Jonathan goes on to shine light on various topics that unfortunately do not get much mention on everyday baubles; these topics include the epidemic of drug use, particularly Meth in the LGBTQ+ community; 

And then I tried meth for the first time. That’s hard for me to write. What I really wanted to do in this book was give it a nickname from Harry Potter, like Voldemort-because meth is that one thing that I never thought I could, or would, do. Where I grew up I had seen those mugshot pictures of people’s faces ruined by the drug. That could never be me. But as it turns out, it could be me, and would be if I didn’t get myself to a place where I could learn to quell the demons eating at me. My life was spiralling before my eyes. I’m writing this now because meth has been and continues to be an epidemic in the gay community that we still don’t talk about. My life and the lives of so many other, has been irrevocably changed by the stigma and shame attached to how gay men use meth, and the silence surrounding it. (Page 172)

While this book might seem like it is all dark and made of lines to “make the gays ask for pity” it is blessed so much with stories about overcoming adversity, come what may. The beauty of people like Jonathan Van Ness is that they don’t take their privilege for granted; instead they choose to help others by sharing their stories, so it won’t be true to form if we say that this book isn’t uplifting. It is also not true or rather an act of taking away what this book really is if being labelled as an LGBTQ+ book because it is so much more than just that. This book is a memoir about families, death of loved ones, how a step father can change your life, overcoming bullying, and of course, an honest tale of a gay boy growing up in a small town and how he chose to tackle the real adult world that follows.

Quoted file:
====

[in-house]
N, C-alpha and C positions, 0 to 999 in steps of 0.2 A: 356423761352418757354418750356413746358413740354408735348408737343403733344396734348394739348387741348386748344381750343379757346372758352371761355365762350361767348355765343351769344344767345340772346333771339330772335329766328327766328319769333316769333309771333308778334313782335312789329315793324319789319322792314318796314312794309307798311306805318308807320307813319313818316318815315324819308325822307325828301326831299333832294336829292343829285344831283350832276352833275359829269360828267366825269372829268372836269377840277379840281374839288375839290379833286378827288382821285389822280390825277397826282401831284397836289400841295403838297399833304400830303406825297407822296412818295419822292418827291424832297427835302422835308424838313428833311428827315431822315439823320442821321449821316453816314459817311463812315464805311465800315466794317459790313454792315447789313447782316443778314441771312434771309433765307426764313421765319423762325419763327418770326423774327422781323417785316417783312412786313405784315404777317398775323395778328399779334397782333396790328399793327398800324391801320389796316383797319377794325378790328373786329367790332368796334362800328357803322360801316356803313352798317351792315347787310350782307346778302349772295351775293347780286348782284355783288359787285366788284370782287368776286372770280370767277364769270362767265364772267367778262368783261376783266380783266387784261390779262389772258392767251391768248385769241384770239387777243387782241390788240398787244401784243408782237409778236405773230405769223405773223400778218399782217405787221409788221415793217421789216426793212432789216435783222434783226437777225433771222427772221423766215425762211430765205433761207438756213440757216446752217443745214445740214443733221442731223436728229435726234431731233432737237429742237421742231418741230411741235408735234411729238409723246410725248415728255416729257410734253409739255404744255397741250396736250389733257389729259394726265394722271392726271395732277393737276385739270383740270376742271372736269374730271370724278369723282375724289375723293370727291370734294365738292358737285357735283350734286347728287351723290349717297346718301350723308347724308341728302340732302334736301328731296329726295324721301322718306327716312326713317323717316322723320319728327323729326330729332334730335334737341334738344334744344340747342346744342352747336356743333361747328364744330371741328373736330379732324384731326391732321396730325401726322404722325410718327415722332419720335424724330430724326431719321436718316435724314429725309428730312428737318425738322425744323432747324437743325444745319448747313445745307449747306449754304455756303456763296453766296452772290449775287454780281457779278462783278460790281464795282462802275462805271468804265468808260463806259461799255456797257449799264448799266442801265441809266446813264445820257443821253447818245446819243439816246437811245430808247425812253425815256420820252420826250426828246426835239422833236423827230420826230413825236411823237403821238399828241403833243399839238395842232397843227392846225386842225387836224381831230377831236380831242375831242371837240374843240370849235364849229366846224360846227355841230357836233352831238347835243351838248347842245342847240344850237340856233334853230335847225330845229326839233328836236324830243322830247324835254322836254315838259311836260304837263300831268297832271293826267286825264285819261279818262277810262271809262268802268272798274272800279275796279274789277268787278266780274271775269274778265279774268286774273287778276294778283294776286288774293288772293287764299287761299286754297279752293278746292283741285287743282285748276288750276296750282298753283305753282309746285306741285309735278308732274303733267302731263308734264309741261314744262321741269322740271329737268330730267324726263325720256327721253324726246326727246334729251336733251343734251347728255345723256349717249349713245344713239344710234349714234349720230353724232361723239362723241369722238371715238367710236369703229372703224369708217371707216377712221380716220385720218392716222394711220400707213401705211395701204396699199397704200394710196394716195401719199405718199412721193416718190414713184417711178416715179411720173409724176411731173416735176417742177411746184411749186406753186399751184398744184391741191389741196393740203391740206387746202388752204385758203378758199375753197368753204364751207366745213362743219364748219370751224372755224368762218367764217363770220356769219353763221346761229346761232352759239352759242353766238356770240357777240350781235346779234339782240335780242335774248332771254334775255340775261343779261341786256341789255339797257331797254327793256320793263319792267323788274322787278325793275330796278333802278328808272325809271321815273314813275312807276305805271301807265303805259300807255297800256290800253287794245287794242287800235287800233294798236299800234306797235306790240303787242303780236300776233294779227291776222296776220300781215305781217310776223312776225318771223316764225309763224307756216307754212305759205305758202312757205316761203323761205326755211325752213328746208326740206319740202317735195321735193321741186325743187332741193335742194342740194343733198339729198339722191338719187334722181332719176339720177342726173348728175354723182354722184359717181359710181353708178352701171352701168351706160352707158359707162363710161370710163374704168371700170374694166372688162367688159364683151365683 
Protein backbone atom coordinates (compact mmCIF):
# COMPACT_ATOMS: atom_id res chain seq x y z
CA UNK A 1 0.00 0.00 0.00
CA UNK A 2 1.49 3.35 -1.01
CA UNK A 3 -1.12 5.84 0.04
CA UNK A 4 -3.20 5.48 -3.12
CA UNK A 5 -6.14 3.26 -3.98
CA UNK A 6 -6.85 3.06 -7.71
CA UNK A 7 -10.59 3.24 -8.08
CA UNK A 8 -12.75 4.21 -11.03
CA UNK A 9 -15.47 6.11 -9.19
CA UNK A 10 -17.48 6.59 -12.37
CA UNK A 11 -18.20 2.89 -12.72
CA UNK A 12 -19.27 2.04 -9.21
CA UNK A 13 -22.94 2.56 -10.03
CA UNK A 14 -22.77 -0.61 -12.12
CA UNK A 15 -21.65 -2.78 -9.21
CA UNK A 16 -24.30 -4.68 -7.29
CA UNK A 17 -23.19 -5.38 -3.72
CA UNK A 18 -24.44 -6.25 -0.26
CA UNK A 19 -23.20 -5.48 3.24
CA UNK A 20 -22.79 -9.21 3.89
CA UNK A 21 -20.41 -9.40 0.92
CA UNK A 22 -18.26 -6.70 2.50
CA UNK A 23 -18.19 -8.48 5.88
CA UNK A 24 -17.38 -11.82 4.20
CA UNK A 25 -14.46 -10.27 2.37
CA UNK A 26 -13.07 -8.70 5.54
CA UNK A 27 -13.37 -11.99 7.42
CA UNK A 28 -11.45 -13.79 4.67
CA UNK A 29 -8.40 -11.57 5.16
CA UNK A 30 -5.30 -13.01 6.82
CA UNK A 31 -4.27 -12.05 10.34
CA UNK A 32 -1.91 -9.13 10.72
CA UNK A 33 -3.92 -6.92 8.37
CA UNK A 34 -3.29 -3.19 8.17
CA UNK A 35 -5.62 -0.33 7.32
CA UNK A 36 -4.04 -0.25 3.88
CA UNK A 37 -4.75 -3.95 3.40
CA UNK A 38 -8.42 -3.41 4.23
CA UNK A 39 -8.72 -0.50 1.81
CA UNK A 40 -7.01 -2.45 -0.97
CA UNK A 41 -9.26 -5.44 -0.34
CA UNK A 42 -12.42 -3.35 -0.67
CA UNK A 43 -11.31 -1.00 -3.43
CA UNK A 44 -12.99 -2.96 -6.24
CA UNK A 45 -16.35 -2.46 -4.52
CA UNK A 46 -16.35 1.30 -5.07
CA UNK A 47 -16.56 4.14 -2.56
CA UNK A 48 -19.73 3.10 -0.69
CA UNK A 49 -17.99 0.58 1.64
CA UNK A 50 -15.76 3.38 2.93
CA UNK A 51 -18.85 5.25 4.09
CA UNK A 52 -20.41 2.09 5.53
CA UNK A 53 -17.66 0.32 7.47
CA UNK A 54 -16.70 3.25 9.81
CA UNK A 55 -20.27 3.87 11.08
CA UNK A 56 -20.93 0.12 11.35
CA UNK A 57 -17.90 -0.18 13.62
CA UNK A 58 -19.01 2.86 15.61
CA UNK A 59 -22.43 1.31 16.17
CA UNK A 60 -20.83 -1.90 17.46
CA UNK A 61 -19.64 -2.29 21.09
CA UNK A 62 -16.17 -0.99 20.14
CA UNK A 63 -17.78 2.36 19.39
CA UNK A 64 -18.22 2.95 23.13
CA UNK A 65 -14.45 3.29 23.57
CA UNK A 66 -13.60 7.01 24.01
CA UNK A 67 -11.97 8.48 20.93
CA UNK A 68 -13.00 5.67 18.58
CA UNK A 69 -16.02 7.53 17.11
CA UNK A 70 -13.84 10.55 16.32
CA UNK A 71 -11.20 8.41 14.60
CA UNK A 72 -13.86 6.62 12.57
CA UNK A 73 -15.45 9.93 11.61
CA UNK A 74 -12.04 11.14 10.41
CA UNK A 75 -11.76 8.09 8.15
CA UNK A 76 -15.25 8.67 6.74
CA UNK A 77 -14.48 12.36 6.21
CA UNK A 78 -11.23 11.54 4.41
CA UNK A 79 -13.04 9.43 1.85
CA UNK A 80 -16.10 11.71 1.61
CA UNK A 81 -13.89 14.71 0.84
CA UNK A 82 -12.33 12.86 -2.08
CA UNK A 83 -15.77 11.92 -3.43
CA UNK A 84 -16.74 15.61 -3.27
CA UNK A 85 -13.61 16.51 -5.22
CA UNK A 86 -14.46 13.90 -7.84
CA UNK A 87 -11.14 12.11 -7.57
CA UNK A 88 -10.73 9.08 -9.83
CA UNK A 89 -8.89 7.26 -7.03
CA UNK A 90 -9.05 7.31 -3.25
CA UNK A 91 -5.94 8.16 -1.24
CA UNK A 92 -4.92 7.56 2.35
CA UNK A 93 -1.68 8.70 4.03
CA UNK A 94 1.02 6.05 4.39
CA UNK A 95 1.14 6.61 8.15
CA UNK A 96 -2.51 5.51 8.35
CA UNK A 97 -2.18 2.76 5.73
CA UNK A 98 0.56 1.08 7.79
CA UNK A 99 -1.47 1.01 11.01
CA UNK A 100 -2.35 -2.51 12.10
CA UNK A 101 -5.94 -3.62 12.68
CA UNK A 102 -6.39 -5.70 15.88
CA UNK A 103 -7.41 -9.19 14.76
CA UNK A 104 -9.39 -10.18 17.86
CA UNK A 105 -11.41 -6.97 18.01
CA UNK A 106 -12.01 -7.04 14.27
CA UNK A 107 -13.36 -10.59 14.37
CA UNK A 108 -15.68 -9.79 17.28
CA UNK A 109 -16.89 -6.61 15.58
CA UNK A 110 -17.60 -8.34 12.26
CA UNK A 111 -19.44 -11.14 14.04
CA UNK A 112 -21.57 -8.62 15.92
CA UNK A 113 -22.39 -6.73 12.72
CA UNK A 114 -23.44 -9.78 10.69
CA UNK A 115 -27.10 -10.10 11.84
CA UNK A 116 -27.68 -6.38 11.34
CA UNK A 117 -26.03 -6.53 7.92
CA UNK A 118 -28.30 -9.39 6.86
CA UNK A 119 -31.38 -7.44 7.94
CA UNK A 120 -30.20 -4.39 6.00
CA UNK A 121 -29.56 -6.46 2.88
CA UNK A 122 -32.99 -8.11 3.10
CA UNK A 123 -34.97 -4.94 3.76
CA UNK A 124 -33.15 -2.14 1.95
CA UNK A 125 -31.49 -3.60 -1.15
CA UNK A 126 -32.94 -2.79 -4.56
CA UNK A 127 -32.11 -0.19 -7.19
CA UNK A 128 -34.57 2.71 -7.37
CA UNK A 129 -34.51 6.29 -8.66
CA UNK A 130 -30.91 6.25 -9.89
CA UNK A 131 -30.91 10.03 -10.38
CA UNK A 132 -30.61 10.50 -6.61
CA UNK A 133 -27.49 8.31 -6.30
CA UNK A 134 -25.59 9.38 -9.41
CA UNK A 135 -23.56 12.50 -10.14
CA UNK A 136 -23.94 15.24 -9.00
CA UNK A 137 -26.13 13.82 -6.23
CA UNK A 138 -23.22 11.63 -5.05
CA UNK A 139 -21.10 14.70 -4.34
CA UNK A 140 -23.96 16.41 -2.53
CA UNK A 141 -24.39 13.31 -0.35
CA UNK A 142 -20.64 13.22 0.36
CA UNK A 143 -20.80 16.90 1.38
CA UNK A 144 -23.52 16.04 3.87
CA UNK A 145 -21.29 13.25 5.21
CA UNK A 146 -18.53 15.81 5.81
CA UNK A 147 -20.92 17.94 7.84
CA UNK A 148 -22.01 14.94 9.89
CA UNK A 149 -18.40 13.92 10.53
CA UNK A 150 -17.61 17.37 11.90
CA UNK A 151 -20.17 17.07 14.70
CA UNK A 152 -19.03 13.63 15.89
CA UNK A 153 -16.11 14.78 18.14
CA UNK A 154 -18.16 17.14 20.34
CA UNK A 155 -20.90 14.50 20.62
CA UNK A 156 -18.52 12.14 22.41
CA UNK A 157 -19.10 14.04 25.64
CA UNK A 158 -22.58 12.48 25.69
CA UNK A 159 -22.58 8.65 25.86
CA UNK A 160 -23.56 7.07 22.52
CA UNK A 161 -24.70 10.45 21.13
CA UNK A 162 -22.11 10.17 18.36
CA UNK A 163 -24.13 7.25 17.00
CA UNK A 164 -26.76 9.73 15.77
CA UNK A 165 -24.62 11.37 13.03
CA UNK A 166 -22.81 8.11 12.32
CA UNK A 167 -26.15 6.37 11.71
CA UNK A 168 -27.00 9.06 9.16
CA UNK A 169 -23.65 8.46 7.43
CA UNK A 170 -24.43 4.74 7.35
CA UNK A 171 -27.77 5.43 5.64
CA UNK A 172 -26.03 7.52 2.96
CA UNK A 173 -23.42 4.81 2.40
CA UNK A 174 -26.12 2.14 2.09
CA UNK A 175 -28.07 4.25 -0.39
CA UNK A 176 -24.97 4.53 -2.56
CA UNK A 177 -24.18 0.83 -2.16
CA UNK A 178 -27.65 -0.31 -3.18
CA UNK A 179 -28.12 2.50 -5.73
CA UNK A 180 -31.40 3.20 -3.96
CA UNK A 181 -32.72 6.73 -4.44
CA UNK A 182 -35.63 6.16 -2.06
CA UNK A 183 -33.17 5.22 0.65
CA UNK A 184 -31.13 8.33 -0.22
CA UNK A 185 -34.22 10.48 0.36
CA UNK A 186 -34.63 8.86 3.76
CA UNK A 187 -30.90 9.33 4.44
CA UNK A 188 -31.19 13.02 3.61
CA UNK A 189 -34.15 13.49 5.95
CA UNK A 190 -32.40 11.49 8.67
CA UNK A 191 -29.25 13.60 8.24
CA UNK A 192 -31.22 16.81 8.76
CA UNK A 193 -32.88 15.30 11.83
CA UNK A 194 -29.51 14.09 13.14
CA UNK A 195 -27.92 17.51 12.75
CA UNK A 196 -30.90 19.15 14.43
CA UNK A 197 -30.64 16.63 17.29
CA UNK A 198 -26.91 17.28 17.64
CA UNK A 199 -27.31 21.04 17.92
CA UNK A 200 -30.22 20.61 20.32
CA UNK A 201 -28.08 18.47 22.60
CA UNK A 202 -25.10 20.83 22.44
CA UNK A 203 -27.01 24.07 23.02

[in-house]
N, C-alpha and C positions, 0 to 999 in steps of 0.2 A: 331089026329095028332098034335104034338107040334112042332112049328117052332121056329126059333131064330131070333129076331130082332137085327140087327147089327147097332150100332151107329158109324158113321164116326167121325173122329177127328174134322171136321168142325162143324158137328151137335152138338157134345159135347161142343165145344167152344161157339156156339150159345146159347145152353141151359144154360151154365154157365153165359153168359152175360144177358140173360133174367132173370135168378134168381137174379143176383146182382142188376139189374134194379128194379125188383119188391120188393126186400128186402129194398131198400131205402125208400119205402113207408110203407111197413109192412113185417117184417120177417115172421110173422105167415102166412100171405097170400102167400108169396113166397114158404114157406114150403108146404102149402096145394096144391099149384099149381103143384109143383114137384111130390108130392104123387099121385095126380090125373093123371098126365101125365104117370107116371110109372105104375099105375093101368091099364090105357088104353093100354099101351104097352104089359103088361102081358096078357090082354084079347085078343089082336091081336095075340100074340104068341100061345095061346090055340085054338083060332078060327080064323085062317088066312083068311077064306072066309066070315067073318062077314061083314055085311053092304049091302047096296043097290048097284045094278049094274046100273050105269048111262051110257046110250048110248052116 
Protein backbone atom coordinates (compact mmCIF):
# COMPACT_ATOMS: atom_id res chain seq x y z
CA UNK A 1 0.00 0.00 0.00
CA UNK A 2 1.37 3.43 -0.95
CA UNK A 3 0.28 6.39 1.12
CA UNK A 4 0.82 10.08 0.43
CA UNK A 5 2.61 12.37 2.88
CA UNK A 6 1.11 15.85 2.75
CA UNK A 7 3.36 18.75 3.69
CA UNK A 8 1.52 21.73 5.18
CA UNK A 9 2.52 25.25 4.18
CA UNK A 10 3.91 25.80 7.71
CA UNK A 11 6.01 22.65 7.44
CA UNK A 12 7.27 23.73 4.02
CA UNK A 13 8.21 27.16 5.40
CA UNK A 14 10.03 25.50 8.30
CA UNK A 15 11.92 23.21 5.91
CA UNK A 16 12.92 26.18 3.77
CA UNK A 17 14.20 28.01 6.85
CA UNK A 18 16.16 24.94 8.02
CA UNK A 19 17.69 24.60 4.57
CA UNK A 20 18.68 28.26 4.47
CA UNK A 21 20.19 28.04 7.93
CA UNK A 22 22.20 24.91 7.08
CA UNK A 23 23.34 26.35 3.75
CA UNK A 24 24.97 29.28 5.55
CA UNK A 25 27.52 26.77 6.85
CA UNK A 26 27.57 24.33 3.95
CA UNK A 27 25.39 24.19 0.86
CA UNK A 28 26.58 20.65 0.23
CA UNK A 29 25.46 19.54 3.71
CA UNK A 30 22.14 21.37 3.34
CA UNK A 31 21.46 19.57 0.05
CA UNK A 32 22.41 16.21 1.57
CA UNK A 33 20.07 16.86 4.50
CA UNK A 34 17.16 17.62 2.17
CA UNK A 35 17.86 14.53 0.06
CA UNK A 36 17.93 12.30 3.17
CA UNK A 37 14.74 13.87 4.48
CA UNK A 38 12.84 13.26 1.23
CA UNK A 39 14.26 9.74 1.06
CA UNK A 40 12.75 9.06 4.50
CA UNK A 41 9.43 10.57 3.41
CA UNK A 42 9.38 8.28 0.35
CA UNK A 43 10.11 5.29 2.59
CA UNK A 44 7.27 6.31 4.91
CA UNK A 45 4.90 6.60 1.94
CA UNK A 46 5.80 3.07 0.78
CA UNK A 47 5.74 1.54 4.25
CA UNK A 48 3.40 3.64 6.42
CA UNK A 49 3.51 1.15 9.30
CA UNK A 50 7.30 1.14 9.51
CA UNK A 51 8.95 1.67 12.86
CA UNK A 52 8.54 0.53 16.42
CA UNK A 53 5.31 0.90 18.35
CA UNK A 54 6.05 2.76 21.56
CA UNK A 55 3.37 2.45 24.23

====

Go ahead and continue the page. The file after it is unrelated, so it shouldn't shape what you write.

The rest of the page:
It is important to note here that real life stories of being bullied have many intricate layers to them, and being gay adds to the whole factor of being a bully’s target. Jonathan, with the book targets this topic. However he does not claim to be introspective from a psychological point of view, as that wouldn’t be the wisest thing to do; after all, he’s not a psychologist. There’s always a theme of ‘if you express yourself you become an easy target’ especially when he looks back on his school days, the sad truth is that this rings true to every kid all around the world. 

“Because when you have this much personality, there’s a fear lurking just below the surface: if you knew all of me, you wouldn’t love me anymore. You would no longer want me as your new best friend.”

Jonathan knew the possibility of a polarizing reaction from being open when he wrote the lines above but as a reader, it’s fair to say that I want Jonathan to be my new best friend. 

Manoa Ralte reads everything from instruction manuals and trashy novels to best sellers and classics. He has happily embraced his dirty thirties, and is trying to consume less carbs, not forget sunscreen, live the clean life and all of that. He is currently based out of Aizawl, Mizoram.